Saturday 21st May will see teachers, school leaders and education product developers head to Leicester’s De Montfort University to plan a research and development strategy. The MirandaNet iCatalyst workshop is an opportunity for teachers, leaders, researchers and MirandaNet associates to work together on professional development strategies to implement innovation in teaching and learning and improve achievement. It will be held at the University’s Innovation Centre from 10:30 - 17:00, with tickets priced at £57.90 per attendee.
Everyone loves a good double act: Morecambe and Wise, Laurel and Hardy, French and Saunders, Wallace and Gromit. Now Ant and Dec are the ‘nation’s favourites’. They recently scooped the National Television Presenter Award prize for the 15th year in a row, so they must be doing something right! The opening show of their latest 2016 series of Saturday Night Takeaway attracted 7.3 million viewers.
We know that successful students are those who are resilient, and there has been increasing amounts written about how to develop resilience in our students. There is lots of excellent advice, lots of good strategies, lots of excellent applications of Dweck’s growth mindset or Claxton’s building learning power. But I think there is one simple thing that we can do in class every day that will go a long way to helping students become more resilient, or at least giving them permission to build the confidence and perseverance needed.
A few months ago, I spent some time with a few newly-appointed senior leaders, all assistant headteachers who had recently been extremely effective in middle leadership. None of them could be described as shy or retiring, yet having already proven themselves, they had now lost confidence and fallen foul of the dreaded ‘imposter syndrome’. A few days later, I was in a room full of educators at a conference who related their very similar feelings. It is much talked about, isn’t it? We all of us have probably been there at some point in our careers and it certainly isn’t picky about which gender it chooses to afflict.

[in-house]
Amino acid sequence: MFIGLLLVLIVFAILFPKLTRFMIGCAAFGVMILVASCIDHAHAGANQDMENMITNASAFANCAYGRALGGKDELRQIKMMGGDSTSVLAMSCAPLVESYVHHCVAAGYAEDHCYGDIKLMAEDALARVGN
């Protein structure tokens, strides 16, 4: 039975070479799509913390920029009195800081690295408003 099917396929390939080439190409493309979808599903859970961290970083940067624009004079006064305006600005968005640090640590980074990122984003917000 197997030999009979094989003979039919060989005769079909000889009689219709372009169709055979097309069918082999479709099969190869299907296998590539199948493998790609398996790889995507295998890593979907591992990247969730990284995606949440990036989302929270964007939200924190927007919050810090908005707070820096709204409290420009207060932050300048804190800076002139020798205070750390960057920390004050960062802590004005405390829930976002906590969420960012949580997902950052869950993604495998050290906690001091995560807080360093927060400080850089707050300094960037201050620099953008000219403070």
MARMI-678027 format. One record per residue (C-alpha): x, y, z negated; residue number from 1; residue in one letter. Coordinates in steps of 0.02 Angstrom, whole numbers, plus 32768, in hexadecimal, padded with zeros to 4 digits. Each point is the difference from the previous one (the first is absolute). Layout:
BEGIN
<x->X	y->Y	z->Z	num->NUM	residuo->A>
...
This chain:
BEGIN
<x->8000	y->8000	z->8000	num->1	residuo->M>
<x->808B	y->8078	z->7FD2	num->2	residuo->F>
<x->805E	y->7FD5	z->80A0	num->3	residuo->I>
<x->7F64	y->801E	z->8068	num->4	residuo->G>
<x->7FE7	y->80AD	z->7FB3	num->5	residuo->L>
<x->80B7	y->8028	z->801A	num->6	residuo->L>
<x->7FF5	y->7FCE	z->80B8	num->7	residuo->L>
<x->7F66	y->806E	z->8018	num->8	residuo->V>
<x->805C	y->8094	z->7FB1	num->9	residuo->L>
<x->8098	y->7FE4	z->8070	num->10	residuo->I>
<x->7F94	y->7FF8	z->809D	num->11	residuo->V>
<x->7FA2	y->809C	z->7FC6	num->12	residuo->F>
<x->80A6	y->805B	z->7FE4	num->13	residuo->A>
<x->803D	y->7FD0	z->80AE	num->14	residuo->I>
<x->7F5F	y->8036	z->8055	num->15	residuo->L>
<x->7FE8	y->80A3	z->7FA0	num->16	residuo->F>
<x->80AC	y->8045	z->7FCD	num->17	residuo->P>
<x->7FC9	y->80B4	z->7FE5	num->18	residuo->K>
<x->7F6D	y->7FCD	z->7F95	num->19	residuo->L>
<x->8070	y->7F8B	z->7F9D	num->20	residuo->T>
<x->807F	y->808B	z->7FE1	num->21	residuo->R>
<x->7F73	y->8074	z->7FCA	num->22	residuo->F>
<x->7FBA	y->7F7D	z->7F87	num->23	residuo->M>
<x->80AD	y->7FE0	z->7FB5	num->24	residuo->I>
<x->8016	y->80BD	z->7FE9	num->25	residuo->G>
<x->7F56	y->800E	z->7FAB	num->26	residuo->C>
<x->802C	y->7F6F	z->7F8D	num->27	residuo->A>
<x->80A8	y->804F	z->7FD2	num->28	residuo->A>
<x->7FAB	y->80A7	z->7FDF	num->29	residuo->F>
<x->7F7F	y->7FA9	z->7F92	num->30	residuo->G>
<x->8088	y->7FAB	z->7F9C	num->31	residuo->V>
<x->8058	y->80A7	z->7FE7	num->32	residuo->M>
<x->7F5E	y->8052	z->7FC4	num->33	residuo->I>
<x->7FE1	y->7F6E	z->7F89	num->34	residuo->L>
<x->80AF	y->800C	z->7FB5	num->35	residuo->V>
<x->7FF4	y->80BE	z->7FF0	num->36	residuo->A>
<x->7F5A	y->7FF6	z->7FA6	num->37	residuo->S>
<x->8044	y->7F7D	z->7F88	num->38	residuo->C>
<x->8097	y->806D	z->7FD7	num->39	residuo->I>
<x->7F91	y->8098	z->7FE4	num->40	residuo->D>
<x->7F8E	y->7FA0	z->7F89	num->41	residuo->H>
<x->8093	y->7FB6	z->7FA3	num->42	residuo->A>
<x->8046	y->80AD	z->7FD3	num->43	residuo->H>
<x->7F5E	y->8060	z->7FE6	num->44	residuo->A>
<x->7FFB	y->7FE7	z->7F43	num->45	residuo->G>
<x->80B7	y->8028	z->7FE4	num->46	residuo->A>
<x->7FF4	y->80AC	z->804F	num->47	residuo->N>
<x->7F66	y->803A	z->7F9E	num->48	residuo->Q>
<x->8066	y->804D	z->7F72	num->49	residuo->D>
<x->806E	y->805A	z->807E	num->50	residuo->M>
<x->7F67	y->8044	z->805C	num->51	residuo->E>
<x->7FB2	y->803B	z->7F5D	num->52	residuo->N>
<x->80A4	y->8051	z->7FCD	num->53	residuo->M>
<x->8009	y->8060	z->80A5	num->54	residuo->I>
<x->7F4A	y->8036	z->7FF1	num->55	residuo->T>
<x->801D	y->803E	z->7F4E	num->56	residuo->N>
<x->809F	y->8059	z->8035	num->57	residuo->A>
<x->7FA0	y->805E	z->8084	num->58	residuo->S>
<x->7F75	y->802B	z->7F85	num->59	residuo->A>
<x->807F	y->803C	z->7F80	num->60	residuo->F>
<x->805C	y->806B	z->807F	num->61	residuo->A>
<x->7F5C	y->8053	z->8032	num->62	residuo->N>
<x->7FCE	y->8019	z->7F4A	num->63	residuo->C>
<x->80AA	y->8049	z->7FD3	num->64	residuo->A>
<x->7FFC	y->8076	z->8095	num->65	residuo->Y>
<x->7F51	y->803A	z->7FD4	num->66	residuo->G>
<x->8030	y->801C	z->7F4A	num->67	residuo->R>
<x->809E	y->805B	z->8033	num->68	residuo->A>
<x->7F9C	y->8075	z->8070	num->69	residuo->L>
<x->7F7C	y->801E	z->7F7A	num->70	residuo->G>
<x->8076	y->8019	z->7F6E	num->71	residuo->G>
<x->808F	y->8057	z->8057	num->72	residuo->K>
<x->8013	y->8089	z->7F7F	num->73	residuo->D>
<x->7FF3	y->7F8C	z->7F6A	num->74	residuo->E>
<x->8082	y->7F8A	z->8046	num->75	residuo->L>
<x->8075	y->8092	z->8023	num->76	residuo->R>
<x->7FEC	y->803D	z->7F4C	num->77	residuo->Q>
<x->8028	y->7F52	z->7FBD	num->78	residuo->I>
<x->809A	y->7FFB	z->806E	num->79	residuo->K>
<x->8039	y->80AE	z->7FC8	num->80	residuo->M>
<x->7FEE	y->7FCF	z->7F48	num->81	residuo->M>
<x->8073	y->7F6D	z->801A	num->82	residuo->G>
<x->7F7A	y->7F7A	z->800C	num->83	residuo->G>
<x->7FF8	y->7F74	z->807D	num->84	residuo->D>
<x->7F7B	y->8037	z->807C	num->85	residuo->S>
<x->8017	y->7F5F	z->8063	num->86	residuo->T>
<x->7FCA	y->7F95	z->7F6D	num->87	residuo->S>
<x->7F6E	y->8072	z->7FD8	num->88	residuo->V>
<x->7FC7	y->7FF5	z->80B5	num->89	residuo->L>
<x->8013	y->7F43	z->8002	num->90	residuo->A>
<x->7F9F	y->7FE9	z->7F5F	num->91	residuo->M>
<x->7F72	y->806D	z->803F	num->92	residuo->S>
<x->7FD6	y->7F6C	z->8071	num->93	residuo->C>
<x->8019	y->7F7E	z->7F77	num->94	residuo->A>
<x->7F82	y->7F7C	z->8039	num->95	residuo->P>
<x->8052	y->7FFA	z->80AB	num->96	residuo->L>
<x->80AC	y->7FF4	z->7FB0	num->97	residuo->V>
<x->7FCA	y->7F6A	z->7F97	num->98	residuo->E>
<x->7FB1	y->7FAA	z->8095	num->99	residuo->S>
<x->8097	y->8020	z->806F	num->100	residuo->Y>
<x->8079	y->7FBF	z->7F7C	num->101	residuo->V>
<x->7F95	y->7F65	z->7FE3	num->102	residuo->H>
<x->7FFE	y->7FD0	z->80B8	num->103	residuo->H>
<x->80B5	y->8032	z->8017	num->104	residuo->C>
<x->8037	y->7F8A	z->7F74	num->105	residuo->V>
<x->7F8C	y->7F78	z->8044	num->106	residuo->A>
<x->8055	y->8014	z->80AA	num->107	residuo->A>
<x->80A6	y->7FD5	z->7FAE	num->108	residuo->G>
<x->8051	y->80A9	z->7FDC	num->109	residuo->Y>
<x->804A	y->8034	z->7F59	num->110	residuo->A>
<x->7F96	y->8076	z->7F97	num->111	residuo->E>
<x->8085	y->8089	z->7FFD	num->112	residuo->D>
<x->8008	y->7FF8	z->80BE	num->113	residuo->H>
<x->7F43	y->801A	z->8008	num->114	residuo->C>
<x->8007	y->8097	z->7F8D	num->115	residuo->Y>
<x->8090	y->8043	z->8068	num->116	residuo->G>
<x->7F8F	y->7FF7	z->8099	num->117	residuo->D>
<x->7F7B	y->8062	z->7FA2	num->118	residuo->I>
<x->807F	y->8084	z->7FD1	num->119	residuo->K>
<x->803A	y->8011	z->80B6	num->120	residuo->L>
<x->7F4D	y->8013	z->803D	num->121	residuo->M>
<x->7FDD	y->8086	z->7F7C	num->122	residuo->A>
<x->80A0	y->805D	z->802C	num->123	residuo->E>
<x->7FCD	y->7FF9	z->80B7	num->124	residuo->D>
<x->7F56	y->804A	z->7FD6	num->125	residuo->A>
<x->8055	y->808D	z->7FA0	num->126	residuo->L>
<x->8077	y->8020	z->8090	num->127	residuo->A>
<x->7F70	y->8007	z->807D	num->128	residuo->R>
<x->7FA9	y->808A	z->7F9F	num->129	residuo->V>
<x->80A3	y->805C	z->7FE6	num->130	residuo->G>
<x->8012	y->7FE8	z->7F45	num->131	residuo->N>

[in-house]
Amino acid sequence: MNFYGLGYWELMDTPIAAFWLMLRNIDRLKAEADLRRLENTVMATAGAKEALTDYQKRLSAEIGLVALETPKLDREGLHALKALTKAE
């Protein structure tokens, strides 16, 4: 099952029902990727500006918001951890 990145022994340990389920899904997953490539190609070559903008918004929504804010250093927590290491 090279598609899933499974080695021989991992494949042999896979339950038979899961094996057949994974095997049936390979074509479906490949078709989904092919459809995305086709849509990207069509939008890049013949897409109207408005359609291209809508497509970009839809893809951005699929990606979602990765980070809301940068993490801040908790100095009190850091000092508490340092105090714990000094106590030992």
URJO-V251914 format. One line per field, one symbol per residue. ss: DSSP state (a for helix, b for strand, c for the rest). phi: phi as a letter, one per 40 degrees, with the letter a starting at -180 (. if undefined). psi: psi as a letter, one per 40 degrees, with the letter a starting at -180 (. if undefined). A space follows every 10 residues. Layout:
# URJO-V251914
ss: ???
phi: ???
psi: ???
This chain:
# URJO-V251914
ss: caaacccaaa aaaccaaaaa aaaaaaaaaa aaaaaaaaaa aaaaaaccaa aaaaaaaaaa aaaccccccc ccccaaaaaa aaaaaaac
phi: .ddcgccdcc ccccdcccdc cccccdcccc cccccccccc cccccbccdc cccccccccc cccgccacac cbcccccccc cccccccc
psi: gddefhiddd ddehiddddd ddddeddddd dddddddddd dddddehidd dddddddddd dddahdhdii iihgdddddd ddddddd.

I’ve always felt that good teachers are evident all the time, even outside of their classroom. It’s never a surprise, therefore, when I meet someone and can see immediately, even when they are not teaching, that they are or would make a good teacher. There is something about good teachers as human beings in general; how they interact, how they listen to people, how they give their time and eye contact to others, how they care about pupils’ wellbeing and potential.
The best way to engage kids with History is by immersing them in it. Throwing them in the deep end of the weird and wonderful world of the past, without any armbands and letting them go. That’s where the magic in History teaching happens. Below are my top tips for how to do this. I am not claiming they are my own personal ideas. Many of them aren’t; they are built on the best practice from the last thirty years. NOTE: lots of this comes from a manifesto for decent lessons which my team and I wrote last summer.
“We can be heroes” he sang, but to me, Bowie was the Hero. Like many people around the world, I was shocked and devastated by the news of David Bowie’s death last Monday. I’ve been a massive fan of Bowie all my life, from the highs of Ziggy Stardust, Soul Man and The Thin White Duke in the 1970s, to the period in the 1980s and early 1990s where he struggled with his writing, to the great comeback of The Next Day three years ago. He was quite simply the Picasso of Pop.
This is a topic that is close to my heart as I have had a lot of close family experience mental health concerns. Their treatment and reception by others has varied. I have also watched others struggle to ask for and accept help and support for fear of the stigma or reaction from others. The impact that this delay has had on them has cost them their education in some instances, their marriage and job in others. As a teacher, I also want my students to feel comfortable and confident - teenage years are tough enough as it is!